Antec’s choice of building materials were spot on with the front panel being fingerprint-resistant plastic, the side panels being scratch-resistant aluminum and steel for the mold of the case’s structure, which provides rigged strength. One strong point of this case is that Antec provides dust cover plugs for the front USB and headphone/microphone jacks; something that you very rarely see.

When making your way inside the case, the panels come off by unscrewing two thumb screws and you quickly notice that the external matte black color makes its way inside the case too. Antec includes three Antec fans, two located at the top and the other in the back for a rear exhaust. It doesn’t stop there as the case can hold an additional two fans in the front and then connect to the included fan controller of the P70; an amazing value for a case at this price. There’s also more than enough room for those who will be using a water cooling setup.

As mentioned earlier, the system can support two CD trays and a multimedia card reader and also inside are the trays for hard drive and SSD mounting. The case uses tool-less mounting for the hard drives and provides small rubber cushions to stop vibrations in your hard drive.

There is one major design complaint I have with this case and that is the fact that Antec opted to use one-time, non-replaceable, PCI covers. In a typical PC case, to remove a PCI cover it’s as easy as unscrewing the holding screw and removing one. In the P70, you are forced to break the metal taps, therefore making the PCI cover irreplaceable. This is a cost saving exercise, but I would much rather give up the included dust plugs at the front for reusable PCI covers.

Antec priced this case quite well and the P70 has a lot to offer for both new computer builders and enthusiasts, but not every case is the same and the P70 uses tool-less hard drive mounting brackets which can be confusing on how to install them, especially if you’re new to computer building. Unfortunately, the P70 lacks any type of user manuals, so you’re on your own.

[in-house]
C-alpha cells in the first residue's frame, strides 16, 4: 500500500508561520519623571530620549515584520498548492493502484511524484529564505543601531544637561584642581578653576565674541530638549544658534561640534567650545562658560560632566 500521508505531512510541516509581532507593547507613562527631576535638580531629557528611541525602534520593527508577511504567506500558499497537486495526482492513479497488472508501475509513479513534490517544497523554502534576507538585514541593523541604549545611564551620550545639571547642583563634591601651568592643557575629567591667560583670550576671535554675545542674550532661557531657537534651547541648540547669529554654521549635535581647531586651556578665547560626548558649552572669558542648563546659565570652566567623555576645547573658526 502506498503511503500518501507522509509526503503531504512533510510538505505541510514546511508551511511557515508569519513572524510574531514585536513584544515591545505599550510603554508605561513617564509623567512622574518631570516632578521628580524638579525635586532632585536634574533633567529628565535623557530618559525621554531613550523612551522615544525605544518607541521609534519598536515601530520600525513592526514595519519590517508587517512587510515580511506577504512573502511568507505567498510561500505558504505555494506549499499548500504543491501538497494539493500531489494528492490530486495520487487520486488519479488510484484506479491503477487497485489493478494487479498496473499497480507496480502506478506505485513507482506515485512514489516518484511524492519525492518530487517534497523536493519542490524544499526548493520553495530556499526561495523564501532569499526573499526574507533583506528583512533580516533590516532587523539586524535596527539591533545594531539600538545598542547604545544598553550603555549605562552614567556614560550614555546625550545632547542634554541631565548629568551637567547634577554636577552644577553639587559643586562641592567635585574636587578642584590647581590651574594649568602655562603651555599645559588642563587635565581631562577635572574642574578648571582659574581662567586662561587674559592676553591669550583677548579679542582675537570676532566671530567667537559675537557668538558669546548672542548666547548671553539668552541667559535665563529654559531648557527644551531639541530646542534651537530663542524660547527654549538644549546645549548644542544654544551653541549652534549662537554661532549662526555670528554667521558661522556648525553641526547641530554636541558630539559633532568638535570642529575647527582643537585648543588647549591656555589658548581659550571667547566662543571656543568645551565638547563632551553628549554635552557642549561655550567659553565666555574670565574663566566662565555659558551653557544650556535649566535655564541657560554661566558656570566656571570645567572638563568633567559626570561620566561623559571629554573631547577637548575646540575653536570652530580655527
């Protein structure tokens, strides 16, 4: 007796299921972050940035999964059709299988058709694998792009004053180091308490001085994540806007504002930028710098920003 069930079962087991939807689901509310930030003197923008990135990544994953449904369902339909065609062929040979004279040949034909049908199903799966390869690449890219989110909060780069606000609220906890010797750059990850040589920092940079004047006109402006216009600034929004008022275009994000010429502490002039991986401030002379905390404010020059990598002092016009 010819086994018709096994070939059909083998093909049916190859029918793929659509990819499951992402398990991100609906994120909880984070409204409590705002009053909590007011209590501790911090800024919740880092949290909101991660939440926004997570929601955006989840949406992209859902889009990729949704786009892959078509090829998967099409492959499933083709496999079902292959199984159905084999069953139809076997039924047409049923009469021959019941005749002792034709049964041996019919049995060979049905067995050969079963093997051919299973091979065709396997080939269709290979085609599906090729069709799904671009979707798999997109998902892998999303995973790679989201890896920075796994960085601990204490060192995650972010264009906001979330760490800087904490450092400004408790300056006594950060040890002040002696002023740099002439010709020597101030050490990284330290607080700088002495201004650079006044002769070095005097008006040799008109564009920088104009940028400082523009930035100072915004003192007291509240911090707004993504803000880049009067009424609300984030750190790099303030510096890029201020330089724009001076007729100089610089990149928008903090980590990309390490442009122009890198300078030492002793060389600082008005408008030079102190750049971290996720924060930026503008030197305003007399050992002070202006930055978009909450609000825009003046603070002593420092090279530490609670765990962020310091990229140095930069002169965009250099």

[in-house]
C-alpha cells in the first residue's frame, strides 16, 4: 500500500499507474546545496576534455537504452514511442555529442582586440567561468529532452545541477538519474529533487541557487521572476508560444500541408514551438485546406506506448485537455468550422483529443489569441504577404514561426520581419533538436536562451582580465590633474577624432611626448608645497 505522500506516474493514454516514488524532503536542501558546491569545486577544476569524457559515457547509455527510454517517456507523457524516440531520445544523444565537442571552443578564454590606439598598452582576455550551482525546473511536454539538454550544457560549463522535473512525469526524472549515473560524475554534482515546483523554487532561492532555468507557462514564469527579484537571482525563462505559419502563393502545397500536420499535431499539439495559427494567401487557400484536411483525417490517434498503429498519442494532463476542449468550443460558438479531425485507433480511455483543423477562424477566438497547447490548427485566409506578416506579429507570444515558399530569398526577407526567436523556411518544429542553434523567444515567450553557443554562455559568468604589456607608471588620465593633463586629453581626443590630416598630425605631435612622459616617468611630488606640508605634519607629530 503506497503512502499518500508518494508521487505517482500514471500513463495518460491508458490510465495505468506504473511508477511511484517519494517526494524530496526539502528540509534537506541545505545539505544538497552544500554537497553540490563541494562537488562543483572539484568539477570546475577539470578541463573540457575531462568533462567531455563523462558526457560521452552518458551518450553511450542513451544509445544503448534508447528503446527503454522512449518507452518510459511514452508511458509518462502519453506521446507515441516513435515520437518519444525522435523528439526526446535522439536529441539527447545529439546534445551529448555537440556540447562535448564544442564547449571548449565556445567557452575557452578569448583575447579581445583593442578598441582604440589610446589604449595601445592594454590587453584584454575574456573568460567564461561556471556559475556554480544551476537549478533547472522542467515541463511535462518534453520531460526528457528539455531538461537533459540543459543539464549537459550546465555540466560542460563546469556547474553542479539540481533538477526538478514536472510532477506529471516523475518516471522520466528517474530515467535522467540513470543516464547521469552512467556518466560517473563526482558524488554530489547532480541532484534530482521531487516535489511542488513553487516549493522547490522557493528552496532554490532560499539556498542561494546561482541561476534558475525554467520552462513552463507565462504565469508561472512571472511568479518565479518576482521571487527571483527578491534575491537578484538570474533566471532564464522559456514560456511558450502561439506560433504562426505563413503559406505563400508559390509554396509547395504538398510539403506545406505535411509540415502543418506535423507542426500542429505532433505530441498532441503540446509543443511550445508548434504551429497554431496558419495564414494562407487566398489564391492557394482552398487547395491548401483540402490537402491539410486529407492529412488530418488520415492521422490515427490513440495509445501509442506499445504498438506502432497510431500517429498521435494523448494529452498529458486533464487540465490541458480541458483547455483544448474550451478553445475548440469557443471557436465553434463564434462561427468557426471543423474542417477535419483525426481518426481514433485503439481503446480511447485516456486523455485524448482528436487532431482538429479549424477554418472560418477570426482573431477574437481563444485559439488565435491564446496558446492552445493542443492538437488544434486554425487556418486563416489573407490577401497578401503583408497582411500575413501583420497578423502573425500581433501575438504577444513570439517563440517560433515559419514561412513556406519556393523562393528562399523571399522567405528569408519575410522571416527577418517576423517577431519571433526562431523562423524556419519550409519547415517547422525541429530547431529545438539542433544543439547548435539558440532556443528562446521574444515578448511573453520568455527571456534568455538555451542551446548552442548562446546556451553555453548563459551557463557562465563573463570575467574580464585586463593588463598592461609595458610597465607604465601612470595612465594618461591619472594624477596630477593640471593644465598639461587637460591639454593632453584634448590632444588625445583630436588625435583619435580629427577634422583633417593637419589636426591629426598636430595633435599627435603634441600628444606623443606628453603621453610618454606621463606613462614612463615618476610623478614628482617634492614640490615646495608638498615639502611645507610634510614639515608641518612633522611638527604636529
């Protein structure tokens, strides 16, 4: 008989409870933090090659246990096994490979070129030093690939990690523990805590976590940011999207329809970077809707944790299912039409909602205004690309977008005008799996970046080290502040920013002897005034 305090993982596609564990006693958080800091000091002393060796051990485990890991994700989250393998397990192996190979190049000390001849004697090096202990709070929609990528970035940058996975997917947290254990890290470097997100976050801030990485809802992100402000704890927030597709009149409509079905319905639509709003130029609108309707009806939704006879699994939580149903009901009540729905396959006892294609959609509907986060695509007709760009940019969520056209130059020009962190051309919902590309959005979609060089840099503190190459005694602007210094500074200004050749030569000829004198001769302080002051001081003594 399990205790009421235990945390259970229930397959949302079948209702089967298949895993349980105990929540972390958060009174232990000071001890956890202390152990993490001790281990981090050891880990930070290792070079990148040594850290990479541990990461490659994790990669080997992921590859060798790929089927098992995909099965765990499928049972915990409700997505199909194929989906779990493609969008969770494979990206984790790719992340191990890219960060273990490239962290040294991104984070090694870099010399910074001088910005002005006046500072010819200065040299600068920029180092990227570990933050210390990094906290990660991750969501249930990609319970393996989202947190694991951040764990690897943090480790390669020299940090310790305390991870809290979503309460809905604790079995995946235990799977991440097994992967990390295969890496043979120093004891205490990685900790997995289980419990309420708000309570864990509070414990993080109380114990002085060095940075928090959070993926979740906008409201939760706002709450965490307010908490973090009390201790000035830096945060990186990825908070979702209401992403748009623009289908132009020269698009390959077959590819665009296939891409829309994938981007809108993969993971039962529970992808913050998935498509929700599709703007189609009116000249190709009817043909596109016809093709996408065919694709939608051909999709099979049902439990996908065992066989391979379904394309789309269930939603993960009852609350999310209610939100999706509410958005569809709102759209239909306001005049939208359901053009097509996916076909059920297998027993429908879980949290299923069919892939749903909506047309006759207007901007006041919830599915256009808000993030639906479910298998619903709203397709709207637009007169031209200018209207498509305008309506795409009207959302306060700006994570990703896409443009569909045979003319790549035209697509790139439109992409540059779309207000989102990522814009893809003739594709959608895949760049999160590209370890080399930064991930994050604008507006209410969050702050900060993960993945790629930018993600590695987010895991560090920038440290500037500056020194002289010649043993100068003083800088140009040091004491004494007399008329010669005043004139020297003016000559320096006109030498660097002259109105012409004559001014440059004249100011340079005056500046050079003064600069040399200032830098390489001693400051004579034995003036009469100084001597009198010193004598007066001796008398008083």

I disassembled an old computer I had and gave it an upgrade with the P70. Installation time for the P70 took about an hour to an hour and a half. During installation I installed an ATX motherboard, CPU cooler, two hard drives, a non-modular power supply and a graphics card.

The side panels have a pushed out bulge that allows you to have more room for cable management. With my non-modular power supply, I had a lot of cables to hide in the back compartment. With a little strength and movement of cables, I was able to get the side panel on without too much hassle.

Using HWMonitor and the BIOS for testing, temperatures were about 25°C (76°F) on the motherboard. The CPU ranged between 30°C (86°F) and 45°C (113°F) and the GPU stayed around 60°C (140°F) while at idle. The preinstalled Antec fans can be a little loud when the room is silent, but certainly nothing where it became obnoxious to run the PC. When running at the low fan controller setting, the noise is at a minimum and can barely be heard.

Antec’s P in P70 stands for Performance and their goal is to create a quiet, functional, and stylish case for all types of users. With this case in use for over a month now, it certainly meets their goal and is well worth the cost of $69.99, especially considering this case comes with three Antec fans, a fan controller, and dust plugs to keep the case working and looking clean for years to come. If you’re looking for a new, reasonably priced computer case, you can stop your search now.